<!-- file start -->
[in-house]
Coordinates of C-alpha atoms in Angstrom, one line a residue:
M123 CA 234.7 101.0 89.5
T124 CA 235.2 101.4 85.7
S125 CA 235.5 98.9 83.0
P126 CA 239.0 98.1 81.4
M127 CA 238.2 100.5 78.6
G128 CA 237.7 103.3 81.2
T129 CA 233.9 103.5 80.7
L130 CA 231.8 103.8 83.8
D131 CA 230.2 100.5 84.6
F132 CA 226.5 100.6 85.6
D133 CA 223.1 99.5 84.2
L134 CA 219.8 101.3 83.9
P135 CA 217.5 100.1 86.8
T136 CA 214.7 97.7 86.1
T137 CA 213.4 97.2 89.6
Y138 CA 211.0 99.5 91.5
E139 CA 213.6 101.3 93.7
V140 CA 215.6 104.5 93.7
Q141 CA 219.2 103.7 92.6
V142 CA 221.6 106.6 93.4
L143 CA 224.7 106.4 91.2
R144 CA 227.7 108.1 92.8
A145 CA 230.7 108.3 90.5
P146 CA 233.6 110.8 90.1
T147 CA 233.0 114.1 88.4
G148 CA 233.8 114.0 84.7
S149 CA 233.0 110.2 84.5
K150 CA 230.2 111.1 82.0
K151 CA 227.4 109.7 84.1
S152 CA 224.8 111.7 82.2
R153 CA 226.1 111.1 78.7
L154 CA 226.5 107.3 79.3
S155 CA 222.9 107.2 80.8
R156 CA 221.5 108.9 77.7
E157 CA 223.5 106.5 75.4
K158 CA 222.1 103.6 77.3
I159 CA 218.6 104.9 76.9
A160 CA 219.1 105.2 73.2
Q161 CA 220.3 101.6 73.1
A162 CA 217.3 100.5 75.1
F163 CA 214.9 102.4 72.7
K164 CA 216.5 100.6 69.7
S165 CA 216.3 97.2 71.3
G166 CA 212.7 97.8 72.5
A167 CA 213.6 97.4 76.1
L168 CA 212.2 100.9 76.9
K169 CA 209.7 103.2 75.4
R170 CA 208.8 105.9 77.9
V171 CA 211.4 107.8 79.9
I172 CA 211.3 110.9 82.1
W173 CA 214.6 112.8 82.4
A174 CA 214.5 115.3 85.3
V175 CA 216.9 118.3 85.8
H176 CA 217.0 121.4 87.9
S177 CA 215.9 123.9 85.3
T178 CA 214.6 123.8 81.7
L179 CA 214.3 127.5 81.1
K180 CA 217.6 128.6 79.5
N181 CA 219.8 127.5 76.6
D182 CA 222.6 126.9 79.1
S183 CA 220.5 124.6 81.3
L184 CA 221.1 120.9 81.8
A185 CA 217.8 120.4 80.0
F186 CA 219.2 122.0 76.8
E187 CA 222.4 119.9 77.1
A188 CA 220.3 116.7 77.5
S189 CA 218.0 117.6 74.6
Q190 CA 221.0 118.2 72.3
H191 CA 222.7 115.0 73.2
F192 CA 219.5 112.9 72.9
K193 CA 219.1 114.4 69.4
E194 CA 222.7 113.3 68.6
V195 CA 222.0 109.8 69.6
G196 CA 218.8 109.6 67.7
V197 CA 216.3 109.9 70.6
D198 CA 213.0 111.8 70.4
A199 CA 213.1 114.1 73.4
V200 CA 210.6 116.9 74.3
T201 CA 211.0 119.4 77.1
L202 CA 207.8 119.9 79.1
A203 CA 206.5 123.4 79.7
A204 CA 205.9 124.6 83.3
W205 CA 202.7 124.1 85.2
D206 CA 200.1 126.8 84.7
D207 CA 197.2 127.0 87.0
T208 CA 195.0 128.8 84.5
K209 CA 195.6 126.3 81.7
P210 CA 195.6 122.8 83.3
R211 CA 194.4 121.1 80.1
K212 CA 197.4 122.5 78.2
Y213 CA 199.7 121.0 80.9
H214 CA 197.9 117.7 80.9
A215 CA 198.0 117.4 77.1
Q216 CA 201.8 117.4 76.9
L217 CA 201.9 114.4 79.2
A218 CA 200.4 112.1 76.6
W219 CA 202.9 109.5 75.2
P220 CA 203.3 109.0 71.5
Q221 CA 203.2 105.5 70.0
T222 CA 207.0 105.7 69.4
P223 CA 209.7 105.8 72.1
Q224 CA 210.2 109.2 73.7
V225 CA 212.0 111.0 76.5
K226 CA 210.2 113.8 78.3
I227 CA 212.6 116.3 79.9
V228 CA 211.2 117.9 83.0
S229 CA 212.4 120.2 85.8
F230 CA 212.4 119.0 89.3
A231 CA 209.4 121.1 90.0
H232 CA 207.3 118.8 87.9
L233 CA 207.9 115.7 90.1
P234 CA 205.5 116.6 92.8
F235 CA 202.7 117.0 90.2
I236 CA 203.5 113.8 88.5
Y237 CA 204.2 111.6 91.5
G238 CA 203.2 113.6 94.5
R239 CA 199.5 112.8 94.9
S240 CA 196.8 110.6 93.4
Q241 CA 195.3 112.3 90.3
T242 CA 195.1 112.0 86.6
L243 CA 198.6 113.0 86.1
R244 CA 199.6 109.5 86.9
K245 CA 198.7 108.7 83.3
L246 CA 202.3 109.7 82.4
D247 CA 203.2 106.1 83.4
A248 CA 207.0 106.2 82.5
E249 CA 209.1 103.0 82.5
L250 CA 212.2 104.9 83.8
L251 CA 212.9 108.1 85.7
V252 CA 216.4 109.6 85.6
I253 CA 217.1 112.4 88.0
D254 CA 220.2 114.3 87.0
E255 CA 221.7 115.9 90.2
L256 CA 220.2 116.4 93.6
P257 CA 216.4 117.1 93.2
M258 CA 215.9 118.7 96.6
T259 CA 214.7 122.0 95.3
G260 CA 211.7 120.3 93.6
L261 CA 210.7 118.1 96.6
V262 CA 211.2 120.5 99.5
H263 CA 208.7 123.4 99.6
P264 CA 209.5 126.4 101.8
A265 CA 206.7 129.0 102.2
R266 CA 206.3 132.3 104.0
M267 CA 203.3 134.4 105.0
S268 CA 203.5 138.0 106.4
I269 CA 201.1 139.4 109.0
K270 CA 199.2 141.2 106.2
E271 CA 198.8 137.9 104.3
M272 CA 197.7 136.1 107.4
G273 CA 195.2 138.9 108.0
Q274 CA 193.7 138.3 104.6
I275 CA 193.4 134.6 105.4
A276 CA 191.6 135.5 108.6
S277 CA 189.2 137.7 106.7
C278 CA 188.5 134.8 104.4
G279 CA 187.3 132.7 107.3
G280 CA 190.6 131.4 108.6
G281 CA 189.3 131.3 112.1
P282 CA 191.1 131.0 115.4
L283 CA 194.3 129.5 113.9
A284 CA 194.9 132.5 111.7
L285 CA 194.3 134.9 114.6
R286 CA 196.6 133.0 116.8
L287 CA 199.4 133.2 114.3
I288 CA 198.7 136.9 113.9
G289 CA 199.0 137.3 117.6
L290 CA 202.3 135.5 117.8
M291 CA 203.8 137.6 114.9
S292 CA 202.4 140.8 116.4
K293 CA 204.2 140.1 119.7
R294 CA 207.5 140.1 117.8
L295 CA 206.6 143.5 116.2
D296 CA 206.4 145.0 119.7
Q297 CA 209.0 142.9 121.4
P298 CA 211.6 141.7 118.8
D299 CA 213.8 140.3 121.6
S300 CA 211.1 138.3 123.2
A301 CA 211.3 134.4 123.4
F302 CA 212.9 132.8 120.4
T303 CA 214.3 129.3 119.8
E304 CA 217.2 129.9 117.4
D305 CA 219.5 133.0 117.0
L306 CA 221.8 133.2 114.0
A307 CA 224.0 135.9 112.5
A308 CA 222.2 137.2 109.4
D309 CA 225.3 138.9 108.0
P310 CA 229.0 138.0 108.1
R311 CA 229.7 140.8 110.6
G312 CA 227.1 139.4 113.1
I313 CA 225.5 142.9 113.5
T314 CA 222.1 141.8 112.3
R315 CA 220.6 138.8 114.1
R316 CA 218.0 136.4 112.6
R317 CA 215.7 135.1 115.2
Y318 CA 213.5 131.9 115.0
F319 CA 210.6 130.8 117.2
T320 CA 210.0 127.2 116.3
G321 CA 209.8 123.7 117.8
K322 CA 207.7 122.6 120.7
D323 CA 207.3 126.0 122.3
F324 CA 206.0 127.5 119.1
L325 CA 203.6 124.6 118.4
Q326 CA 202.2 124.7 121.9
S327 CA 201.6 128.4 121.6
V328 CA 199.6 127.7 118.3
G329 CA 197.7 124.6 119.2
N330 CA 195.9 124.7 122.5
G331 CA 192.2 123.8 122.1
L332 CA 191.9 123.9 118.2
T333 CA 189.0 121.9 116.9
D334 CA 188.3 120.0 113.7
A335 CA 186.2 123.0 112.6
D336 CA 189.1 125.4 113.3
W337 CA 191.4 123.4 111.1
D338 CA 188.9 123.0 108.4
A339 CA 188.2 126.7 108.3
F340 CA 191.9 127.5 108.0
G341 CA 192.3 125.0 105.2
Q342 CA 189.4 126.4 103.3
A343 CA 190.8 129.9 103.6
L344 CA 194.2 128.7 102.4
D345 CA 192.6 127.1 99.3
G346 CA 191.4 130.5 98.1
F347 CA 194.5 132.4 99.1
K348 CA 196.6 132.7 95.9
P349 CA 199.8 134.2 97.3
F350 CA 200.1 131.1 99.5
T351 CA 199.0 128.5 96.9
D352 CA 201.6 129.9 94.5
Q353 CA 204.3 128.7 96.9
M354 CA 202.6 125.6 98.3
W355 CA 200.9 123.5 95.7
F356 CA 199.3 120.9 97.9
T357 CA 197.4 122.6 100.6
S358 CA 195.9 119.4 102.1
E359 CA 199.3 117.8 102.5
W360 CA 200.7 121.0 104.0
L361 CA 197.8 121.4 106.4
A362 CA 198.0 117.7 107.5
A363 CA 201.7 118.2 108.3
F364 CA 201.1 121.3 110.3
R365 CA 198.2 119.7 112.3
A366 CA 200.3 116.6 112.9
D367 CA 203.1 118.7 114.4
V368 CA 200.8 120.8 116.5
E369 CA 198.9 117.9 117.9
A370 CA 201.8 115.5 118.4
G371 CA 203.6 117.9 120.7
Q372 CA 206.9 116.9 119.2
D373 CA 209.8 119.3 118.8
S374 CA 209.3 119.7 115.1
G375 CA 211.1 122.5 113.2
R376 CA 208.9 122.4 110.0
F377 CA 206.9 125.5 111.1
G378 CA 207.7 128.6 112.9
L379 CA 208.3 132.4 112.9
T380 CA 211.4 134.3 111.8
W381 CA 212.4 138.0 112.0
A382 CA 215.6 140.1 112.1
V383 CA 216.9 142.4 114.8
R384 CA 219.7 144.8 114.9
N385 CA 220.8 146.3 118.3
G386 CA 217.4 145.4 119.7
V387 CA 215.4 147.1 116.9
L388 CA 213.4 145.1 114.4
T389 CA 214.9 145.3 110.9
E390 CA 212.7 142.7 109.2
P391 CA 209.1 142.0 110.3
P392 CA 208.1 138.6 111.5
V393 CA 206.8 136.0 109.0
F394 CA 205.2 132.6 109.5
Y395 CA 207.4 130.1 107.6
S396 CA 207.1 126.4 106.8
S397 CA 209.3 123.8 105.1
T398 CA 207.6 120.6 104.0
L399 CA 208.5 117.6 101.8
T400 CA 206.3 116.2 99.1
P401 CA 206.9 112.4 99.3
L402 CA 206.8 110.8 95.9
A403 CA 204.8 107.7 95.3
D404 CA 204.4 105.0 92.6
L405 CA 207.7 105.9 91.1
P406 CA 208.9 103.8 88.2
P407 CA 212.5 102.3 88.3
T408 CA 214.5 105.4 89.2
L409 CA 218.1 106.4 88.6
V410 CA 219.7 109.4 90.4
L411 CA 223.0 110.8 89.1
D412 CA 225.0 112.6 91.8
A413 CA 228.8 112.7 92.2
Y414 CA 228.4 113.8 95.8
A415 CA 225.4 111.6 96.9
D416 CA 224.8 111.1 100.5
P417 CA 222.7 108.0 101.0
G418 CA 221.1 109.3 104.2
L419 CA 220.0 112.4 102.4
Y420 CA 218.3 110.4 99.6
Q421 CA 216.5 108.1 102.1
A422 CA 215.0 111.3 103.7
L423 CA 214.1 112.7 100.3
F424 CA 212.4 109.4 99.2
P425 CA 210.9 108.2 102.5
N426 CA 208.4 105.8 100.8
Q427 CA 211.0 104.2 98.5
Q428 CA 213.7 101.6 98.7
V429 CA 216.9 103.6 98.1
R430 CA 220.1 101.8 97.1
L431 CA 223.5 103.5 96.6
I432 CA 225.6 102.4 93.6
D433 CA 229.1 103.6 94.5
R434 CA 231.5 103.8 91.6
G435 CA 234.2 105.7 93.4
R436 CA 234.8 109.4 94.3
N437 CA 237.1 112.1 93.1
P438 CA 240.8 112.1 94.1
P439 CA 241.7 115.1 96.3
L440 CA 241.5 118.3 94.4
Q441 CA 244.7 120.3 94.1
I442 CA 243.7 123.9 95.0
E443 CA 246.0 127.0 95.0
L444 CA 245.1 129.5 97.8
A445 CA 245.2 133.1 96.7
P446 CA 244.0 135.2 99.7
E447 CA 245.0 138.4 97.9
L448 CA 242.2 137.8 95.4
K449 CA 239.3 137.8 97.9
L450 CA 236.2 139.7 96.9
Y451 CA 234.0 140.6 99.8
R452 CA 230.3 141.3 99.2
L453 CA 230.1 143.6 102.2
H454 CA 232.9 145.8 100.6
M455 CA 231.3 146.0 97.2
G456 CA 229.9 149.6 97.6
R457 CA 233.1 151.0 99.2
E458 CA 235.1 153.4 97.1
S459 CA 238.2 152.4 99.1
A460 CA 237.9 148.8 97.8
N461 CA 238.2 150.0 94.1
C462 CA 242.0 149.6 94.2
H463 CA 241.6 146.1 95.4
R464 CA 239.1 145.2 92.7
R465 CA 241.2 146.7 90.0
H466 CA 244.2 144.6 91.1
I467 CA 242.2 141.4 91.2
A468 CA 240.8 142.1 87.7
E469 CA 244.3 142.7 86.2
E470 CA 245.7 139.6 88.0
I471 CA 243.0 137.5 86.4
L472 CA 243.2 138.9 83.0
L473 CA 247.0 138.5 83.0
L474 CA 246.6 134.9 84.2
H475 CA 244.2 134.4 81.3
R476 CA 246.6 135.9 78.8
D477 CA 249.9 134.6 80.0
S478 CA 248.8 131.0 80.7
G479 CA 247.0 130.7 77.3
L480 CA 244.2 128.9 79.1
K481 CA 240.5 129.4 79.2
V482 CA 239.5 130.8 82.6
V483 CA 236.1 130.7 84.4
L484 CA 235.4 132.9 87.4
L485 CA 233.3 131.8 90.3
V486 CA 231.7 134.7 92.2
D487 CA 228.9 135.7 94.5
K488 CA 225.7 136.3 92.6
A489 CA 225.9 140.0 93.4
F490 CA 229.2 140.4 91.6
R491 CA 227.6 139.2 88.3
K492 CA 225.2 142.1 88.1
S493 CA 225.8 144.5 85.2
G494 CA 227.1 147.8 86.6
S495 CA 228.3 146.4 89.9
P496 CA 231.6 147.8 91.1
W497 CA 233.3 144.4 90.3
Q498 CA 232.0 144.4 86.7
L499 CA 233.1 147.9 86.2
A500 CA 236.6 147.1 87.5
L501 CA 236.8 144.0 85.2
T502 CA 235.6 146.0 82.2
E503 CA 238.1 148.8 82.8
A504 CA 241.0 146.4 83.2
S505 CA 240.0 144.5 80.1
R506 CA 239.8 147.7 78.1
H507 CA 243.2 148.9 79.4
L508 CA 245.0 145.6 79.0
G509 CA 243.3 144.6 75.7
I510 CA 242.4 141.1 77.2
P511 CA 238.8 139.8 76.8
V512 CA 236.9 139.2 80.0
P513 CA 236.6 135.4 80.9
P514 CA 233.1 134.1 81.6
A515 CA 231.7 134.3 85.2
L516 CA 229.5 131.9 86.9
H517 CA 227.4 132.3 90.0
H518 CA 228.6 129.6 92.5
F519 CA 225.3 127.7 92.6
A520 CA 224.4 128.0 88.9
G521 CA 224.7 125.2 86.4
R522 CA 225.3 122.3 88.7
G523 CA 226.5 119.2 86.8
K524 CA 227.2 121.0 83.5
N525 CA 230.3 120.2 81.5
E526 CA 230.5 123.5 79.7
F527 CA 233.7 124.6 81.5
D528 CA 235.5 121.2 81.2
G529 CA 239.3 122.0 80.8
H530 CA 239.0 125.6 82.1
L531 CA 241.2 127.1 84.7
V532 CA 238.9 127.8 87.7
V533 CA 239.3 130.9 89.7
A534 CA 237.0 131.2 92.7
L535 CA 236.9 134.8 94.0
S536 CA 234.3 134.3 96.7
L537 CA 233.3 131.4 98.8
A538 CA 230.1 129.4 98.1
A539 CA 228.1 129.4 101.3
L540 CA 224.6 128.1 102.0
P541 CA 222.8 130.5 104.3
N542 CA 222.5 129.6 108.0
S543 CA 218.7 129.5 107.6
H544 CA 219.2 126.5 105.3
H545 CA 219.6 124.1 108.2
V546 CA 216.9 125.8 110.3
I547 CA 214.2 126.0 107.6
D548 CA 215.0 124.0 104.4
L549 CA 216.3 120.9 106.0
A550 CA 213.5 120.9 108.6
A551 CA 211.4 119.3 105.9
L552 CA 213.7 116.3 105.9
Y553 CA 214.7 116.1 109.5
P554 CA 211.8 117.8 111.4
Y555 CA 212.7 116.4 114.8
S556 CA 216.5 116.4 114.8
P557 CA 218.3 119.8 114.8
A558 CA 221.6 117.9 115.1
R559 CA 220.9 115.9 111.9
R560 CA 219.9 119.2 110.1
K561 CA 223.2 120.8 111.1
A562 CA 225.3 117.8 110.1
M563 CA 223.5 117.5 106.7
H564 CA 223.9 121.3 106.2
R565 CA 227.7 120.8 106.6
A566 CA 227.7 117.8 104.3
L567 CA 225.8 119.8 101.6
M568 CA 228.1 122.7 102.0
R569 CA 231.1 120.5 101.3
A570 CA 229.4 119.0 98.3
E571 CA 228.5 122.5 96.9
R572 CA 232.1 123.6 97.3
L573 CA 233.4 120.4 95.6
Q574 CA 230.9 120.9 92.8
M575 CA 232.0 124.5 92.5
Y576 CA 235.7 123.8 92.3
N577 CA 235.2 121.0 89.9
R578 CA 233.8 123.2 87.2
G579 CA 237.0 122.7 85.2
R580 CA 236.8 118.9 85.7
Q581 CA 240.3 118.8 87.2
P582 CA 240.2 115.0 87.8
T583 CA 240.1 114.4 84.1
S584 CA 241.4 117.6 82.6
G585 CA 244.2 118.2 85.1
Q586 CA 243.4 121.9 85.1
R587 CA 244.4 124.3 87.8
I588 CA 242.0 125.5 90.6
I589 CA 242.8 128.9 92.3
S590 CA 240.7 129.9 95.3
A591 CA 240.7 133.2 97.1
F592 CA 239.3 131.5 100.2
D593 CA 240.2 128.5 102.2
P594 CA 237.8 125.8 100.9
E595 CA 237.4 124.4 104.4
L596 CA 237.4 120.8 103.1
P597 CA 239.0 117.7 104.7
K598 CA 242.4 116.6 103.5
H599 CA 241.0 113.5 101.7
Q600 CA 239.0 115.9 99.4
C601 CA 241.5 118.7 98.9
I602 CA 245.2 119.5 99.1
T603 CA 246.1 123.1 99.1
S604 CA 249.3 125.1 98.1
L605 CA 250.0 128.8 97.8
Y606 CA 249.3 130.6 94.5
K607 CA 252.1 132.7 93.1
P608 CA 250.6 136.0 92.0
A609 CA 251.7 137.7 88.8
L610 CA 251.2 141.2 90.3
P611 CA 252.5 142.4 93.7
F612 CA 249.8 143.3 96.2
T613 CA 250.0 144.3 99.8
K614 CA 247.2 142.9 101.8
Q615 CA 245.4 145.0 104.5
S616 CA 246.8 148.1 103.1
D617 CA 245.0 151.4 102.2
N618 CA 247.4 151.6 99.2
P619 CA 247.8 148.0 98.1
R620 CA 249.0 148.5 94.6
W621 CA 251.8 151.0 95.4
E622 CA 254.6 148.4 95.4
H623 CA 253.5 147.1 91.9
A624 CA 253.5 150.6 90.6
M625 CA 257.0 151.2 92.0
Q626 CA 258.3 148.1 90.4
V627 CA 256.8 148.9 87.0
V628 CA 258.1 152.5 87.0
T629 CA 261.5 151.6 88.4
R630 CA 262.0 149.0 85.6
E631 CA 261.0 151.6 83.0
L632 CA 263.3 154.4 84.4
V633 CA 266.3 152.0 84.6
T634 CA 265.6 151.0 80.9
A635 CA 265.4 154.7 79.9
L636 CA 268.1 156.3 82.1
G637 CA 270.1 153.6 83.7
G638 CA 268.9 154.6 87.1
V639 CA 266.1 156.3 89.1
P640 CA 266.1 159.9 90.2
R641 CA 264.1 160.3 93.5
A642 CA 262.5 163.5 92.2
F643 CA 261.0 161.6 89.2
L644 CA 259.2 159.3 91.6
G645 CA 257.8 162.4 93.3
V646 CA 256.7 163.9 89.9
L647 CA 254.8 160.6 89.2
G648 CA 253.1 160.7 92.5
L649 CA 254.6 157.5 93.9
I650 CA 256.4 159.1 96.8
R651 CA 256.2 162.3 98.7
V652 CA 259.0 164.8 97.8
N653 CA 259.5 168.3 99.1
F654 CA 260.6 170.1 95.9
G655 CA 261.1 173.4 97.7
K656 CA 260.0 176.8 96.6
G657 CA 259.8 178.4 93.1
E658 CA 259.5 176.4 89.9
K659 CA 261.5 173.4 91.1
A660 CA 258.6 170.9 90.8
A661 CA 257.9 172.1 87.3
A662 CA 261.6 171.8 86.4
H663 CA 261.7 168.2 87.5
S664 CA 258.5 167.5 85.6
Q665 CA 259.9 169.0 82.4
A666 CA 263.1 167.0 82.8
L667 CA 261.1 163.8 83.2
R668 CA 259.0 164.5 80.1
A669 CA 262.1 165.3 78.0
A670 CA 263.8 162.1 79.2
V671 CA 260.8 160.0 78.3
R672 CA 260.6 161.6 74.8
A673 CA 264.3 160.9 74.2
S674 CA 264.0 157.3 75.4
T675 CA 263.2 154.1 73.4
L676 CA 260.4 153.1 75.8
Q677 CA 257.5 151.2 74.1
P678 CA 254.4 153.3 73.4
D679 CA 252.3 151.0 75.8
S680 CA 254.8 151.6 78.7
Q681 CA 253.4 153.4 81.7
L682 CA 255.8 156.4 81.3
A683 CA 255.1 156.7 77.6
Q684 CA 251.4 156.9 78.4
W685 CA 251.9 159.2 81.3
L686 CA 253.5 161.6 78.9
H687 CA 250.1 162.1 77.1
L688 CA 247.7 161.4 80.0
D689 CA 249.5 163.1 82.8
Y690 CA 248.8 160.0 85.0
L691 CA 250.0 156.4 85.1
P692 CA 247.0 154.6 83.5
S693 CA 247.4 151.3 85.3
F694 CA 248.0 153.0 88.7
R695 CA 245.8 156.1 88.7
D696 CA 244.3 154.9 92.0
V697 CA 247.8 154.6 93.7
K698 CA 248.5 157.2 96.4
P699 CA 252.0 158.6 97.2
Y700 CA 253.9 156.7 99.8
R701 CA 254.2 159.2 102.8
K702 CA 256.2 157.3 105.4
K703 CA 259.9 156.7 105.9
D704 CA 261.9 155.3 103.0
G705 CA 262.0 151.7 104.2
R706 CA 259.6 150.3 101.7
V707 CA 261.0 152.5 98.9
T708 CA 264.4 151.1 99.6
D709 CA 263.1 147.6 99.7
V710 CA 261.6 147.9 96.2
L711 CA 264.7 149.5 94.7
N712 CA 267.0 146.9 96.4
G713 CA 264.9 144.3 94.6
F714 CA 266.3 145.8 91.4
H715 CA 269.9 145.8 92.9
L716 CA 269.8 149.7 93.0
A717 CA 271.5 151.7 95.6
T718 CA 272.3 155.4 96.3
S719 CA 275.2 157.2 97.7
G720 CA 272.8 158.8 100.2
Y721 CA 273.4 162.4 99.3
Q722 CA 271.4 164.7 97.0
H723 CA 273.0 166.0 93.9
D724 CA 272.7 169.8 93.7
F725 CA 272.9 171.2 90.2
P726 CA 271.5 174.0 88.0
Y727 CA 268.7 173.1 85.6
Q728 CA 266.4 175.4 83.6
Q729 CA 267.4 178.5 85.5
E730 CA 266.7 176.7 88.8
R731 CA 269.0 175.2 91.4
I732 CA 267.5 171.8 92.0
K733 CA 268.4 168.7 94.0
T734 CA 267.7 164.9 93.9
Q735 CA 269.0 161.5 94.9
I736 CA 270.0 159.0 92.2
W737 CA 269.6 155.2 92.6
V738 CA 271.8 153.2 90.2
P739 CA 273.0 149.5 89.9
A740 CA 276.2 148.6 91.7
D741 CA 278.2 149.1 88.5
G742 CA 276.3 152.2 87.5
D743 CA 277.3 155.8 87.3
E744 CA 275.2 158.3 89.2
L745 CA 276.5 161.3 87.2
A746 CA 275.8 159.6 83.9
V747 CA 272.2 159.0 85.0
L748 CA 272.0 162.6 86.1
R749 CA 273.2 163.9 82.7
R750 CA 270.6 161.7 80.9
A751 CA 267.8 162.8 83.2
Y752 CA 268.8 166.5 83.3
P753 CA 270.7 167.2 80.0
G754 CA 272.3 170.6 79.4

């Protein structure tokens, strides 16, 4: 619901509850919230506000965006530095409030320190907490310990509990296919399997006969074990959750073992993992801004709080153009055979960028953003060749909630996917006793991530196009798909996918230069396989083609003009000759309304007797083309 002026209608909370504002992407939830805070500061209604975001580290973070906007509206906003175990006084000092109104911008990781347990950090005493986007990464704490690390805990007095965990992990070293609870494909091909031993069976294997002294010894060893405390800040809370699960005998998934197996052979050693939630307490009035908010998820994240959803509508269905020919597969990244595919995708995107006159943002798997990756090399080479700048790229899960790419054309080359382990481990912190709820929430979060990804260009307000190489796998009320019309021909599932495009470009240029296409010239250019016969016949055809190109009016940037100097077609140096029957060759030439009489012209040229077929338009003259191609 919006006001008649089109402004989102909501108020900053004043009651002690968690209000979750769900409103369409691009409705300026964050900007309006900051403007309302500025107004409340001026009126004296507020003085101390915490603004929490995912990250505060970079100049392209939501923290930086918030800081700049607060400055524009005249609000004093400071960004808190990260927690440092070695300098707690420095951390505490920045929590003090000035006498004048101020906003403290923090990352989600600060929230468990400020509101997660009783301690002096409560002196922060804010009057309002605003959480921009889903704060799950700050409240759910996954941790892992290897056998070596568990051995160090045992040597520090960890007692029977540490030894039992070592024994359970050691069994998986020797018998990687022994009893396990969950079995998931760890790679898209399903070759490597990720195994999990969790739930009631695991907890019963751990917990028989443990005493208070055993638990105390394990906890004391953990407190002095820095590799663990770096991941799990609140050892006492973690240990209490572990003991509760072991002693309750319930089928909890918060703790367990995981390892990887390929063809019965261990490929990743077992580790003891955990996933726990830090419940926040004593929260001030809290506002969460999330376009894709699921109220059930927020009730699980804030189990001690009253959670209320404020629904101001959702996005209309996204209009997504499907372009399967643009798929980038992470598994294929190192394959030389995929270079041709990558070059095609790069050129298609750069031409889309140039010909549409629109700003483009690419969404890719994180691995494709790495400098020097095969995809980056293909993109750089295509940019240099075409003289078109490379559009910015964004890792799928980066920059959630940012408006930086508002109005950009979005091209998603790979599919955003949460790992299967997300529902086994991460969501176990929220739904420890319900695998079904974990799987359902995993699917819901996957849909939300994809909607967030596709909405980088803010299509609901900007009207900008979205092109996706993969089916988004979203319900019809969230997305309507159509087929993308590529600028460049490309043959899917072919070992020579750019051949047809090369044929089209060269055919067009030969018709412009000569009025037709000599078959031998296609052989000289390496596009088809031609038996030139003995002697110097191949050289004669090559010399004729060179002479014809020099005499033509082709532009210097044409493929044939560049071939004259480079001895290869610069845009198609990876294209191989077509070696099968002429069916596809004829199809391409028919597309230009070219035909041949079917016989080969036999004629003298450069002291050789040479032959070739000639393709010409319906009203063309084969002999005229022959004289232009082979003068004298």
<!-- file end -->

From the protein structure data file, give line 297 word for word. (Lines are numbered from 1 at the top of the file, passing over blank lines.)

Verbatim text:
P417 CA 222.7 108.0 101.0